Baby Driver is out in cinemas on 28th June 2017. »
- Rupert Harvey
Even for a director whose previous films have all made thorough use of pop music, Edgar Wright takes it much further in his new movie Baby Driver. From the opening seconds, the movie is suffused with songs, playing key roles in both the narrative and the extra-diagetical realm of the soundtrack. It’s stuffed to the gills with tunes, is the essential bullet point here (speaking of which, bullets—also a lot of those in the film), much of it used in inventive and memorable ways. So it shouldn’t be that surprising the movie’s official soundtrack is also enormous, clocking in at 30 tracks. Rolling Stone has the complete listing, and it looks pretty damn good.
- Alex McLevy
Image Source: Getty / Anwar Hussein Seven days after Princess Diana's tragic death in August 1997, she was honored with a public funeral that remains one of the most watched events in history. Millions of people crowded the streets of London to follow the route of Diana's coffin from Kensington Palace along Hyde Park to St. James's Palace, passing Buckingham Palace and observing her memory in a ceremony at Westminster Abbey. Later that day, Diana was taken to her final resting place at her childhood home, the Spencer estate in Althorp. Related50+ Photos That Show the Outpouring of Love at Princess Diana's Public Funeral Image Source: Getty / Barry King Though many attended her funeral, the Princess of Wales was buried privately; the only people present were a close friend, her mother and siblings, Prince Charles, William, Harry, and a clergyman. Diana wore a black dress by Catherine Walker and held »
- Brittney Stephens
Along with a laid-back lifestyle and charitable spirit, one of the things Princess Diana passed down to her son Prince William was a love for fine jewelry - especially beautiful Cartier watches. After her divorce from Prince Charles, Diana was frequently photographed wearing a gold Cartier Tank Francaise, a gift from her father, John Spencer. She bought William a similar timepiece from the famed French label, which she had engraved for one of his birthdays. After her death in August 1997, William chose to keep Diana's Cartier Tank as a memento - and in 2014, he gifted Kate Middleton with the Ballon Bleu de Cartier watch for their third wedding anniversary. Not only was the watch on its own a beautiful way to connect his beloved mother and new wife, but William also went a step further by embedding a sapphire stone into the stainless-steel style to match Kate's engagement ring - which also belonged to Diana. »
- Brittney Stephens
Still Eligible: No.
Hot Streak: While a number of actors have won this category twice, we haven’t seen a repeat victor since Ray Walston won for “Picket Fences” in 1995 and 1996. That streak will continue at least one more year, given last year’s winner is ineligible in 2017.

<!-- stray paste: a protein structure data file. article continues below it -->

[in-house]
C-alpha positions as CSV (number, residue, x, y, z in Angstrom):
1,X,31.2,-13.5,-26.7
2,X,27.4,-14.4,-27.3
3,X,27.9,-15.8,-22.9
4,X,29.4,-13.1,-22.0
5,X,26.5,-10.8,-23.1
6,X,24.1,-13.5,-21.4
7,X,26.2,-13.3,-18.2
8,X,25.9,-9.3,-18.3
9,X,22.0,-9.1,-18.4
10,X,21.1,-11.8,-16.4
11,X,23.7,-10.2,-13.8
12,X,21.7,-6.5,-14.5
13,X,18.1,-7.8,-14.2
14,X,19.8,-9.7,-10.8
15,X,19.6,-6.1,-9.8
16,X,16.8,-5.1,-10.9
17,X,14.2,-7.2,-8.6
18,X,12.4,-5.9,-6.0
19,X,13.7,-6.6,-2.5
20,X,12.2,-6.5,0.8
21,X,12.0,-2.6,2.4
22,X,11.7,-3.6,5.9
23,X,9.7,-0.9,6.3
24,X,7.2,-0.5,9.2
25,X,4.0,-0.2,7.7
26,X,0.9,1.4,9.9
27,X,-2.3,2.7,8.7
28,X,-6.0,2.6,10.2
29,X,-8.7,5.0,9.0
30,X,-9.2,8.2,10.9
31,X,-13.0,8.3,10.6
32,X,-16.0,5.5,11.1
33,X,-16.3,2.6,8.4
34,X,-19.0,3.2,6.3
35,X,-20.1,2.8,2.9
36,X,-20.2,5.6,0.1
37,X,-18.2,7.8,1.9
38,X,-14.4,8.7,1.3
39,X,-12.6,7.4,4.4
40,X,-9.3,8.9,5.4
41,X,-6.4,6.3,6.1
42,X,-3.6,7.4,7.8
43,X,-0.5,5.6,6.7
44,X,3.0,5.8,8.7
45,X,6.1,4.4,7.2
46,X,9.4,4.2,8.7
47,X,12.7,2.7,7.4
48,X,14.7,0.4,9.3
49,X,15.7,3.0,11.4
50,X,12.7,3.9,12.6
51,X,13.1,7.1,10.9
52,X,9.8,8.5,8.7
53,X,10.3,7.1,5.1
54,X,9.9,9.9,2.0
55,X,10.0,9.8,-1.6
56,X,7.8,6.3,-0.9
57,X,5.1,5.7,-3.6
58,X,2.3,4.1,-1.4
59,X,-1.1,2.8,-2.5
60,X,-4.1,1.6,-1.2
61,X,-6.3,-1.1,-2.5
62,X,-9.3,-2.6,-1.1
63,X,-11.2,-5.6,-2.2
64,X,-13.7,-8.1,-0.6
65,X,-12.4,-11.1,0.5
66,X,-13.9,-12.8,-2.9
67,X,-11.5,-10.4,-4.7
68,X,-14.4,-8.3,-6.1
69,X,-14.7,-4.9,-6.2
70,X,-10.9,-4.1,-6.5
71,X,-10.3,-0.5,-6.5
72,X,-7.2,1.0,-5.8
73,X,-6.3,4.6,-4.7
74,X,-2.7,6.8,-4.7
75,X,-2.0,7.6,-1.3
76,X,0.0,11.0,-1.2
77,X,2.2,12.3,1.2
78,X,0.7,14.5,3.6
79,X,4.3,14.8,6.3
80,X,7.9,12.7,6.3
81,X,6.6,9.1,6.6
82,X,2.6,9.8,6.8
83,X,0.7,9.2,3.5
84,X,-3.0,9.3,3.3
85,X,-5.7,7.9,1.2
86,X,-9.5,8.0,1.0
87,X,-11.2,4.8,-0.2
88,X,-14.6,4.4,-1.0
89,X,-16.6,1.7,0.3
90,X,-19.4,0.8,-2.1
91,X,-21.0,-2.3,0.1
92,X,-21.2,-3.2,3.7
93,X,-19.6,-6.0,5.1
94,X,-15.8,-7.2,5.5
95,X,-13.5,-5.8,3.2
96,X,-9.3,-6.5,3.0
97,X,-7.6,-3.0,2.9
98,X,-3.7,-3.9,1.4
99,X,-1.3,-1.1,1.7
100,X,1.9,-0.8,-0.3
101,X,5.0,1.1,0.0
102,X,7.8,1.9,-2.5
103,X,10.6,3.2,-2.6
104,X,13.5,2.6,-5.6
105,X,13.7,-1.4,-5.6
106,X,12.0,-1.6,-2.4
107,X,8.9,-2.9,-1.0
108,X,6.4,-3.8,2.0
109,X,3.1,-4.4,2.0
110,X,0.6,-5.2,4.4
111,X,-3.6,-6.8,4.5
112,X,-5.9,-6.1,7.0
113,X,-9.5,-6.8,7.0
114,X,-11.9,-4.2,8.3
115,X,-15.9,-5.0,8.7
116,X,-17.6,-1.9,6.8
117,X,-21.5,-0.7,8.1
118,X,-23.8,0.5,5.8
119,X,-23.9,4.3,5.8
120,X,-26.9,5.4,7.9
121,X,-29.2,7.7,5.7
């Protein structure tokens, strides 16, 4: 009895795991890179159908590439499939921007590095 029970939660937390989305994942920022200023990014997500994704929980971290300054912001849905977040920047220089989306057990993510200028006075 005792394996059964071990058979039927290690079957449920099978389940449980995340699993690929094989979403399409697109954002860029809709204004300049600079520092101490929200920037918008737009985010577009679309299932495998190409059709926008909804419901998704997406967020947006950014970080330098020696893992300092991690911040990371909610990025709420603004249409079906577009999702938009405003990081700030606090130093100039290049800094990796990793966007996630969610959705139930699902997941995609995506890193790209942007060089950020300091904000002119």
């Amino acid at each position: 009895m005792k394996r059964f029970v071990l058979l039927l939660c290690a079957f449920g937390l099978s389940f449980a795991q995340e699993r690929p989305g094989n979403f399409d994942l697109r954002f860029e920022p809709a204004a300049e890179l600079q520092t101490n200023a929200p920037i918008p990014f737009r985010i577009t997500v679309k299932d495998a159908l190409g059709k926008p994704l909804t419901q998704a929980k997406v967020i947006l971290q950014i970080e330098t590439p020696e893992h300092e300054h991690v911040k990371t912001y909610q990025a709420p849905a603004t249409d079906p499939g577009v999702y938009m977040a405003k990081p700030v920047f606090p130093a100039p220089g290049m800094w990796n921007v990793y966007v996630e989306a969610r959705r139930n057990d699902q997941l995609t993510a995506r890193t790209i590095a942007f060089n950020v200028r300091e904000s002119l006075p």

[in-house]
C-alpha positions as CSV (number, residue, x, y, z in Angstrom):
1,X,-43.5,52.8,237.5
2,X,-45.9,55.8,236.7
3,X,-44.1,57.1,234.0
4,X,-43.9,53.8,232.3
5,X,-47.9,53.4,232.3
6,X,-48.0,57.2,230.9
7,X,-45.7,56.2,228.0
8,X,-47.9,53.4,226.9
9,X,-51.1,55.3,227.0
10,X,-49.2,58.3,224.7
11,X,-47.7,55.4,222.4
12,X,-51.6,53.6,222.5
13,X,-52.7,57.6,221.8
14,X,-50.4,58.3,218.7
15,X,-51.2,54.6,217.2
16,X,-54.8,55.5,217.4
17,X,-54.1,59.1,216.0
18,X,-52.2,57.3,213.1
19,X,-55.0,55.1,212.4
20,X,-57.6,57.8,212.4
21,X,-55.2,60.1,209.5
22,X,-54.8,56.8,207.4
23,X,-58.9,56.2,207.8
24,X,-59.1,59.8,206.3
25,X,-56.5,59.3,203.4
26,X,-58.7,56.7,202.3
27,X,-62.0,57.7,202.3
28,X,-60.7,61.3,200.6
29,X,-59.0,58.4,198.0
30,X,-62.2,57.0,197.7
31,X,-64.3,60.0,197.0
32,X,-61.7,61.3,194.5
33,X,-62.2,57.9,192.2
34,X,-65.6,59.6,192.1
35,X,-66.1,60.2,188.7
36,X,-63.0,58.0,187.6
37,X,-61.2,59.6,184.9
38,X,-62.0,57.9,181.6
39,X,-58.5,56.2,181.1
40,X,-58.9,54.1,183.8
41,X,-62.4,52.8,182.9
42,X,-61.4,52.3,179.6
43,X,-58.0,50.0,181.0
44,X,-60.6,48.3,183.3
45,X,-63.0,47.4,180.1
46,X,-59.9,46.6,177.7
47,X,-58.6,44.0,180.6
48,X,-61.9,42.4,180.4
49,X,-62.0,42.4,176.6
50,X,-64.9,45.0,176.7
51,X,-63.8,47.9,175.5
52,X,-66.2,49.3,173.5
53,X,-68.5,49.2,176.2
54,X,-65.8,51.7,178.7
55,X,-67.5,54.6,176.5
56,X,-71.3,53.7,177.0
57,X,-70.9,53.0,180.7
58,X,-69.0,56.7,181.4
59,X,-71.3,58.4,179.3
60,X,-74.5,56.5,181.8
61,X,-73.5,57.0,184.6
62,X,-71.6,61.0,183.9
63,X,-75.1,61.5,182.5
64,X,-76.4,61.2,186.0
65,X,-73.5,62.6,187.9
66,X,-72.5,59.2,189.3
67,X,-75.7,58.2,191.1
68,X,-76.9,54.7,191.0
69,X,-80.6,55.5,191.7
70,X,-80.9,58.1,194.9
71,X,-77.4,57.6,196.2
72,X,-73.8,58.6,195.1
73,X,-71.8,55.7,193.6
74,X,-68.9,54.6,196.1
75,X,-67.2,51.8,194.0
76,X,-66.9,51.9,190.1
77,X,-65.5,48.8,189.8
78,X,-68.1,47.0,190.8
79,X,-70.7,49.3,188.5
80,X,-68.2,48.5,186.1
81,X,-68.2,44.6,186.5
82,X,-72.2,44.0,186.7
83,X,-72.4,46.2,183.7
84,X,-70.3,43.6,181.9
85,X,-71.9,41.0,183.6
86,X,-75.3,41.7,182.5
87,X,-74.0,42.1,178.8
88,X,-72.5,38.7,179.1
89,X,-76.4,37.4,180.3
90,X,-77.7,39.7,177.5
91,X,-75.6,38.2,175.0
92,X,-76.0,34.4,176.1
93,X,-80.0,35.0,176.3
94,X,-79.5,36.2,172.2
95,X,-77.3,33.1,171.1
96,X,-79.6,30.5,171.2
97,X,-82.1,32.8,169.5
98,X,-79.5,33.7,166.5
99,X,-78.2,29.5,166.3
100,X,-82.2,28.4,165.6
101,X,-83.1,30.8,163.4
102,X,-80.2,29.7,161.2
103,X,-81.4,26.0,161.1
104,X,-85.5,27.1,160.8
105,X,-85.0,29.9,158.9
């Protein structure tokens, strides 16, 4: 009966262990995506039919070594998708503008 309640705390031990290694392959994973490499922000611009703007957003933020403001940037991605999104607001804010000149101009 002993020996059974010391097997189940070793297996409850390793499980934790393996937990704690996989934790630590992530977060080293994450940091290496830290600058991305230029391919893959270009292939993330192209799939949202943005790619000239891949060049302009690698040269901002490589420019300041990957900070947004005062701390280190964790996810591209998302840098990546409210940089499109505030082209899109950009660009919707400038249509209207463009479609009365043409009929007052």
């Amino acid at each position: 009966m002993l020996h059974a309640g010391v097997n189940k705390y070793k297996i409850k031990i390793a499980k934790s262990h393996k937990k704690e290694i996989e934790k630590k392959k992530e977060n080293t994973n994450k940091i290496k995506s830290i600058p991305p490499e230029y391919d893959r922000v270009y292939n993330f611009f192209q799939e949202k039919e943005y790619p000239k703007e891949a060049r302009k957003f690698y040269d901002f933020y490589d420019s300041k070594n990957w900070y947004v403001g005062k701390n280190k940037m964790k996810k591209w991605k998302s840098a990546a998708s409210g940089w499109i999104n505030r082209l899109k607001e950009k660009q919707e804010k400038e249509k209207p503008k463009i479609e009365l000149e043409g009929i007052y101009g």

With “Game of Thrones” ineligible, this field is wide open. Only three of last year’s six nominees are eligible to earn another nomination in 2017 — Jonathan Banks (“Better Call Saul”), Michael Kelly (“House of Cards”), and Jon Voight (“Ray Donovan”) — meaning even if all three get back in, we’re going to see some new blood this year…
…starting with John Lithgow. The beloved Emmys presence (a five-time winner and 11-time nominee »
- Ben Travers
Baby Driver, sharing a core premise with that of neon-noir thriller Drive, tells the story of a music dependant getaway driver who falls in love, ultimately having to pull off one last heist. The film stars Ansel Elgort as the peculiarly named Baby, along with an all star cast including Jaime Foxx, John Hamm, and Jon Bernthal.
Wright recently spilled the beans at SXSW on just how the idea for his passion project came to be.
“I had the germ of this movie rattling around in my head for a long time,” said Wright, explaining that 22 years ago, »
- Samuel Brace
The West Wing will always go down as one of the best written drama series in the history of television. The Aaron Sorkin scripted show was and is still the best political drama the world has ever seen. But it was so much more than just a show about politics and the White House. The show touched on nearly every major issue in society but did it in a way that was real, authentic, and with a great impact. One of the show’s central characters is Leo McGarry who was played by John Spencer, a part he won an Emmy
The West Wing’s Leo McGarry Explains Addiction Better Than Anything on TV »
- Nat Berman
Hamilton isn't the only political figure Lin-Manuel Miranda can rap about. Recently, the Broadway star wrote a musical tribute to the classic NBC series The West Wing, TVLine reports.Created by Aaron Sorkin, the political drama was set in the West Wing of the White House and followed the staff of the fictional U.S. president Jed Bartlet (Martin Sheen). The cast also included Bradley Whitford, Rob Lowe, Richard Schiff, Allison Janney, and John Spencer. The show ran for seven seasons before ending in 2006.Read More… »
Simon Brew Kirsten Howard Jul 18, 2017
Whether you've already seen director Edgar Wright's latest and want to relive the fantastic opening scene, or you've not got around to catching it yet and just want to know what all the fuss is about, you may be interested in watching the first 6 minutes of Baby Driver, which have found their way online via Columbia Pictures.
Ansel Elgort stars as the young getaway driver who wants to get out of the crime business, Kevin Spacey is the boss who wants to pull him back in, and putting the pedal to the metal might be the only way for Baby - who runs on music instead of petrol - to make it »
11 items from 2017